Aromatherapy literally means “treatment using scents.” It involves the use of essential oils for healing. Its therapeutic properties have long benefited people, but the same things can be used to promote dog health as well. (Last year, we told you about a company that makes aromatherapy products for dogs called Sniff Pet Candles.)
Read on to find out whether aromatherapy is right for your dog.
“Essential oils are concentrated liquids extracted from plant materials, including the petals, leaves, roots, and seeds, and the peels of citrus,” says Doug Knueven, DVM of Beaver Animal Clinic in Beaver, Pennsylvania. “They produce effects on humans and animals, both due to the fragrance of the oil and the chemical compounds that are absorbed through the skin when applied topically.”
Each essential oil contains approximately 200 to 800 different chemicals that contribute to its healing effect. For example, esters have anti-fungal and sedating properties, ketones ease congestion, alcohols are antiviral and antibacterial, and sesquiterpenes are anti-inflammatory and can cross the blood-brain barrier.
Essential oils are generally either massaged topically onto the skin or inhaled through the sinuses. “The method of delivery depends on the condition being addressed as well as the oil being used,” Knueven says.
Each essential oil produces a unique effect on the body. Lavender oil can induce a state of calm, citronella repels insects, and peppermint acts as a digestive aide.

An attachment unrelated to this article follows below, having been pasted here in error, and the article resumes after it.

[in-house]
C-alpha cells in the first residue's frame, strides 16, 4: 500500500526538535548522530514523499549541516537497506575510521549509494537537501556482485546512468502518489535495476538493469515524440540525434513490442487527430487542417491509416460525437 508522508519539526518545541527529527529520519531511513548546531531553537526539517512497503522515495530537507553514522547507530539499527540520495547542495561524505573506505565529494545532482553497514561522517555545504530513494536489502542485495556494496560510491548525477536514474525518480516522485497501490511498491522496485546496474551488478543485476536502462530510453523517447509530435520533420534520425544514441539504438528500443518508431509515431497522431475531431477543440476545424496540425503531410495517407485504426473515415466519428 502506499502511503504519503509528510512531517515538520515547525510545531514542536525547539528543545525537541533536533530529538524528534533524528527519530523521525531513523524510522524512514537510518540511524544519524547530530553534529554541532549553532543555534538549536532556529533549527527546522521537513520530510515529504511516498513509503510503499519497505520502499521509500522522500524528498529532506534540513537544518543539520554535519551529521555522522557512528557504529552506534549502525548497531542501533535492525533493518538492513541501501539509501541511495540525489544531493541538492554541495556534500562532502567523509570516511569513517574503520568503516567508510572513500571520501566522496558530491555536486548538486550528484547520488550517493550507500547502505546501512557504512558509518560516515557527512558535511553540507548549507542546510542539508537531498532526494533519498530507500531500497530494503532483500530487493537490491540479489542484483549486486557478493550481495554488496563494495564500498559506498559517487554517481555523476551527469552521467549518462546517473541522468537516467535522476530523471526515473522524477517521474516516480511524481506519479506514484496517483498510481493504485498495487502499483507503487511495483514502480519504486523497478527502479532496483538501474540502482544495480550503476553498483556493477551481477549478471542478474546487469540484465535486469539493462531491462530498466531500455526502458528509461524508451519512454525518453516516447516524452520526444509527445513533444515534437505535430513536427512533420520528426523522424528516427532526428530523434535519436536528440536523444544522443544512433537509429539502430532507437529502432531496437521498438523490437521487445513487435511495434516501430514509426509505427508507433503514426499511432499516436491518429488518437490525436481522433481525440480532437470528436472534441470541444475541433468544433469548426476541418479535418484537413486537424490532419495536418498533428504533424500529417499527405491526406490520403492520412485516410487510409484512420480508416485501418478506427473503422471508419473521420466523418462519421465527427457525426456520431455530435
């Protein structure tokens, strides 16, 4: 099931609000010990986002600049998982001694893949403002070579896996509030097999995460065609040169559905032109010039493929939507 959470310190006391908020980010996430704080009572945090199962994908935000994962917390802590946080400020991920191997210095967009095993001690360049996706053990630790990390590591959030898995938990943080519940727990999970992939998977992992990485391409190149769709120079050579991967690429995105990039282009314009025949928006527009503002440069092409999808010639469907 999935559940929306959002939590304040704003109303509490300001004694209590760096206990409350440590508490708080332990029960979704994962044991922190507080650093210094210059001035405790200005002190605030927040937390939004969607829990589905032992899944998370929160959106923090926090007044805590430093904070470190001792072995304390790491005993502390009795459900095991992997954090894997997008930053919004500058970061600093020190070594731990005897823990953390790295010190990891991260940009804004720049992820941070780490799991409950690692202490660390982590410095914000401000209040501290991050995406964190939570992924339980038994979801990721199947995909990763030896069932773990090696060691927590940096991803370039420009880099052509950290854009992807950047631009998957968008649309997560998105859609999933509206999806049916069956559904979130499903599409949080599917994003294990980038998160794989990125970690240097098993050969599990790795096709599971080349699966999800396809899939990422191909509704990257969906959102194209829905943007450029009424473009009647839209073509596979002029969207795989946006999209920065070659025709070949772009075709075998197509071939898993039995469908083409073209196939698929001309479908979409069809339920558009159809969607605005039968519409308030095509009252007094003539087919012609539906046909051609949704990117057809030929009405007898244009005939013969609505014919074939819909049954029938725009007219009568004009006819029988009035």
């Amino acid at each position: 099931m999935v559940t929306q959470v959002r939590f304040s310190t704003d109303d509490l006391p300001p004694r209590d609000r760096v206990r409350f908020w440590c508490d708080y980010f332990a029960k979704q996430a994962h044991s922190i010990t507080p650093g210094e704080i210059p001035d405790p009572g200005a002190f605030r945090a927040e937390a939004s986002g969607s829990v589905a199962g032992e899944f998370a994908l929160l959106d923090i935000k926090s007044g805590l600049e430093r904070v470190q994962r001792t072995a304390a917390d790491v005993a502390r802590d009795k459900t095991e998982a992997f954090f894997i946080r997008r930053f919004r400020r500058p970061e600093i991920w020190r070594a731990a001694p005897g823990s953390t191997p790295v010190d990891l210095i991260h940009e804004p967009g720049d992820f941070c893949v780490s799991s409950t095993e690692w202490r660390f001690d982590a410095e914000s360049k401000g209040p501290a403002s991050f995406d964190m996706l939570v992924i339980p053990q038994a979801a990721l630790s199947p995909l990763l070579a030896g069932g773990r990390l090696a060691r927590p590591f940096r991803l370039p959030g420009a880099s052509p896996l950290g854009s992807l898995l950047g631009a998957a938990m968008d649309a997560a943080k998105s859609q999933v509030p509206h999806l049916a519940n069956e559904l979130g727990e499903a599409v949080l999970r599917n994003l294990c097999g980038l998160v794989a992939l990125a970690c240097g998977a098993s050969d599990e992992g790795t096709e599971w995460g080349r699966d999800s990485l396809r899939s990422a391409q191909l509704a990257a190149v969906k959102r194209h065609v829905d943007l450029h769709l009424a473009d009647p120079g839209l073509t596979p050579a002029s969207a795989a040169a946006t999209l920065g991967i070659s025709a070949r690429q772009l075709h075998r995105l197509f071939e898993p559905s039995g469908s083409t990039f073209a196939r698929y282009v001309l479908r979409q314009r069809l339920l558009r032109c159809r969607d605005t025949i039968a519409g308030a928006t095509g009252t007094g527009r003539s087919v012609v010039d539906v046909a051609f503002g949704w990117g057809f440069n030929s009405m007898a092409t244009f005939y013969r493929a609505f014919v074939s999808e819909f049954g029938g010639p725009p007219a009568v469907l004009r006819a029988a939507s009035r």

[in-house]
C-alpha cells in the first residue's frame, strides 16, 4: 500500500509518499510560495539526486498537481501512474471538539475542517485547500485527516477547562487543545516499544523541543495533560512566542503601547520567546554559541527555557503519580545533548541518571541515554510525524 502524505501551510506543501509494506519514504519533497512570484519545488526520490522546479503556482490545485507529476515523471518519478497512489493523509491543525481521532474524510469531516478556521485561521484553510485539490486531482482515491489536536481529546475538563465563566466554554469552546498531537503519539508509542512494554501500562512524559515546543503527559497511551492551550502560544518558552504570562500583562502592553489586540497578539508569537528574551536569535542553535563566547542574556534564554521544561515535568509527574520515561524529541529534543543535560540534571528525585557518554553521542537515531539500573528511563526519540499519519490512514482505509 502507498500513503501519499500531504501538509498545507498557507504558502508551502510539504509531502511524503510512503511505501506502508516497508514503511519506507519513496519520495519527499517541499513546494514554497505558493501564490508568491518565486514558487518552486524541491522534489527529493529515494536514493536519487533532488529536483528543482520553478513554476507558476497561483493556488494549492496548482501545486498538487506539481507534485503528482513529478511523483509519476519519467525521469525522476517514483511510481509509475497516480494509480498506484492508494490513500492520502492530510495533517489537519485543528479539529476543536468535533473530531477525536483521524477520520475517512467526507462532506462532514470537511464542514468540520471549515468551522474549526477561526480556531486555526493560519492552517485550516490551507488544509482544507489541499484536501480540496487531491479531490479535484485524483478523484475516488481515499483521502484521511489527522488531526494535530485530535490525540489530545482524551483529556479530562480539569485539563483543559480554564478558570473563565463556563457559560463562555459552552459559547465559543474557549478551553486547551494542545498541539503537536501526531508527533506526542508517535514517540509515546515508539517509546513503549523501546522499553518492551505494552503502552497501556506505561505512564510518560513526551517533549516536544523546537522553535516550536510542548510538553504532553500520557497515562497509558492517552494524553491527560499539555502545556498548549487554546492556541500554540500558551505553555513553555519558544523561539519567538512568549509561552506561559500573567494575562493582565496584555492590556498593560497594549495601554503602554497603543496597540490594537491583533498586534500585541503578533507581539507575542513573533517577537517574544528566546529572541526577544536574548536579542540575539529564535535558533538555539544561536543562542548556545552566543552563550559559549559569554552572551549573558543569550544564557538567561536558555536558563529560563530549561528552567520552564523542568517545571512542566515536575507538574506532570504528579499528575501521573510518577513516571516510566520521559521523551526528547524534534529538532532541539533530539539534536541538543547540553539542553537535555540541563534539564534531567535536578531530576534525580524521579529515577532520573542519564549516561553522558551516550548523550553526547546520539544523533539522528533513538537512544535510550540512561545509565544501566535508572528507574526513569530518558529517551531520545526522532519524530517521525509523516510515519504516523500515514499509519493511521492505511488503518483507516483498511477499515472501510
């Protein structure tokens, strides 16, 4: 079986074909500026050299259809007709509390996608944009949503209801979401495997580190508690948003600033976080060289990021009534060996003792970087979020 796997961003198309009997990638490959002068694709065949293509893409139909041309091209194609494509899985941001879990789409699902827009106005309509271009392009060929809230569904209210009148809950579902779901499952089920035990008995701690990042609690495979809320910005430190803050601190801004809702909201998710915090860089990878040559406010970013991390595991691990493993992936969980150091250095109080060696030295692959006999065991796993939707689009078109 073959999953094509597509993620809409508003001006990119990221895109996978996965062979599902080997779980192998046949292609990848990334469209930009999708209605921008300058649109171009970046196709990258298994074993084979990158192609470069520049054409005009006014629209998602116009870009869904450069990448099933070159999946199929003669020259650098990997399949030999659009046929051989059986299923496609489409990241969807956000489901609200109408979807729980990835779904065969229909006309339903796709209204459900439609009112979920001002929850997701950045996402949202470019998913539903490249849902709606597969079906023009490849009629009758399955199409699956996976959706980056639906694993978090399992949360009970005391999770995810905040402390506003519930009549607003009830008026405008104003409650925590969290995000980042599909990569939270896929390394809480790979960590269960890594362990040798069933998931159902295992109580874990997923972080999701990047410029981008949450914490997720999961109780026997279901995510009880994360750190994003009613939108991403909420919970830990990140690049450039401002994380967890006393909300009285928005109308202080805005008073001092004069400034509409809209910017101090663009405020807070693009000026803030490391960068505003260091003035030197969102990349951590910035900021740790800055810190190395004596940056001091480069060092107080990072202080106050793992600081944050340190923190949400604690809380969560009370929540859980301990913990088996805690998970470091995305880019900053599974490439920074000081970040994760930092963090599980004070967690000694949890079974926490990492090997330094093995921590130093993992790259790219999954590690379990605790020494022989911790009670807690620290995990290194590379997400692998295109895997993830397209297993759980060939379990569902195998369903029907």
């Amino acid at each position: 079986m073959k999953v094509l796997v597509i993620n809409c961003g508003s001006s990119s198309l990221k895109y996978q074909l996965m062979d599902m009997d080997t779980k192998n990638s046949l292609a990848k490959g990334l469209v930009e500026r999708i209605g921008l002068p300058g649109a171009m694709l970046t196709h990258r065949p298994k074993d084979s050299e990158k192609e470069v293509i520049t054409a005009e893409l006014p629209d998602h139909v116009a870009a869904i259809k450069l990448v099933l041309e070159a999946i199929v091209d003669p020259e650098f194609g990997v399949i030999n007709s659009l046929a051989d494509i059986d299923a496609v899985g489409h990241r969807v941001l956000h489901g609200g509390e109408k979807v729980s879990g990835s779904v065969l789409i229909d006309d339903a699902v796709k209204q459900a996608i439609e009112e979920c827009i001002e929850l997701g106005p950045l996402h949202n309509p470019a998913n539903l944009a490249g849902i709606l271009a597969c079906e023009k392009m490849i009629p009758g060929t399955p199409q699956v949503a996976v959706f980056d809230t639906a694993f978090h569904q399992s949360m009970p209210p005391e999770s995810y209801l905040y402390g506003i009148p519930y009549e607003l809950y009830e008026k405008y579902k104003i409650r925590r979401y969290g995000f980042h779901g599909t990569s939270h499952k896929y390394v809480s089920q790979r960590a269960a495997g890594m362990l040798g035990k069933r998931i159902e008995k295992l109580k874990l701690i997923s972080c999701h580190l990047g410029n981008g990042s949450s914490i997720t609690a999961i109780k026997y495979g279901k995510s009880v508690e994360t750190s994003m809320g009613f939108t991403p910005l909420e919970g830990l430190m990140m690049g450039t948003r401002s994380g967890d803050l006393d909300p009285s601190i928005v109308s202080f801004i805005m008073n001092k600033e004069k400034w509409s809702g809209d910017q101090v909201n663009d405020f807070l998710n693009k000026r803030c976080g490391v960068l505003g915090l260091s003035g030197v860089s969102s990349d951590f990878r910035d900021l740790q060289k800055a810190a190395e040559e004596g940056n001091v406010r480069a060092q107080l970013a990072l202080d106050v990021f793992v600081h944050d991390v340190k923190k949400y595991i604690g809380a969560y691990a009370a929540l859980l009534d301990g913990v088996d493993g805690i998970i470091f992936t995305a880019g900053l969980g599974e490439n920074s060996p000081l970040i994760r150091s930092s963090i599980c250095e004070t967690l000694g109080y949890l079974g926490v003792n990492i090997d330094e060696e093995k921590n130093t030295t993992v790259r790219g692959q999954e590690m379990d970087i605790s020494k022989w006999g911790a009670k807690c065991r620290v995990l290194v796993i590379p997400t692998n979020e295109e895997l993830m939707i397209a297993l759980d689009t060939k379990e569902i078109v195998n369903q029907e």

To lessen the chance of irritation, dilute essential oils before applying them to your dog’s skin. Knueven advises mixing 30 drops of essential oil into one ounce of cold-pressed almond oil. Apply topically, massaging several drops of the diluted oil into the inside of the dog’s ear flaps.
Some oils –- such as cinnamon, clove, lemongrass, oregano, and thyme –- possess corrosive properties and should not be applied topically unless diluted. Many oils are also toxic if ingested. “Never apply an essential oil to an area the dog can lick unless you are sure it is safe to consume,” Knueven warns. He also advises keeping oils away from the eye area.
Babette Gladstein, VMD, founder of Animal Acupuncture in New York, cautions that the longterm effects of essential oils on dogs are still unknown. “Many people assume that because essential oils derive from plants that they are safe, but that’s not true,” she says. “We don’t know how they affect the lungs, nasal cavities, and brains of dogs, or at what level they are toxic or lethal. Dogs are far more sensitive to smell than we are, so what is safe for our systems may be harmful to theirs.”
Both Gladstein and Knueven stress that only oils labeled “therapeutic grade” should be used. Otherwise, the product may contain unwanted and potentially harmful chemicals.
“Giving your dog an oil that contains chemical additives could cause allergic reactions or other negative side effects,” Gladstein says. “Truly pure essential oils cost several hundred dollars a quarter ounce.”
Kneuven advises researching the oil producer carefully to choose the safest product.
Many holistic veterinarians incorporate aromatherapy into their treatment regimens. The American Holistic Veterinary Medical Association provides a list of holistic veterinarians sorted by name, state, zip code, and area code. Find that list here.
Diana Laverdure is an award-winning dog healthcare writer. Her 2011 book, The Canine Thyroid Epidemic: Answers You Need for Your Dog (with W. Jean Dodds, DVM), was named Best Care/Health Book of 2011 by the Dog Writers Association of America and received the 2011 Eukanuba Canine Health Award. She has just finished her second book, Nutrigenomics: Foods that Heal Your Dog (also with Dodds), which will be released later in 2013. She lives with her rescued Shepherd mix, Chase.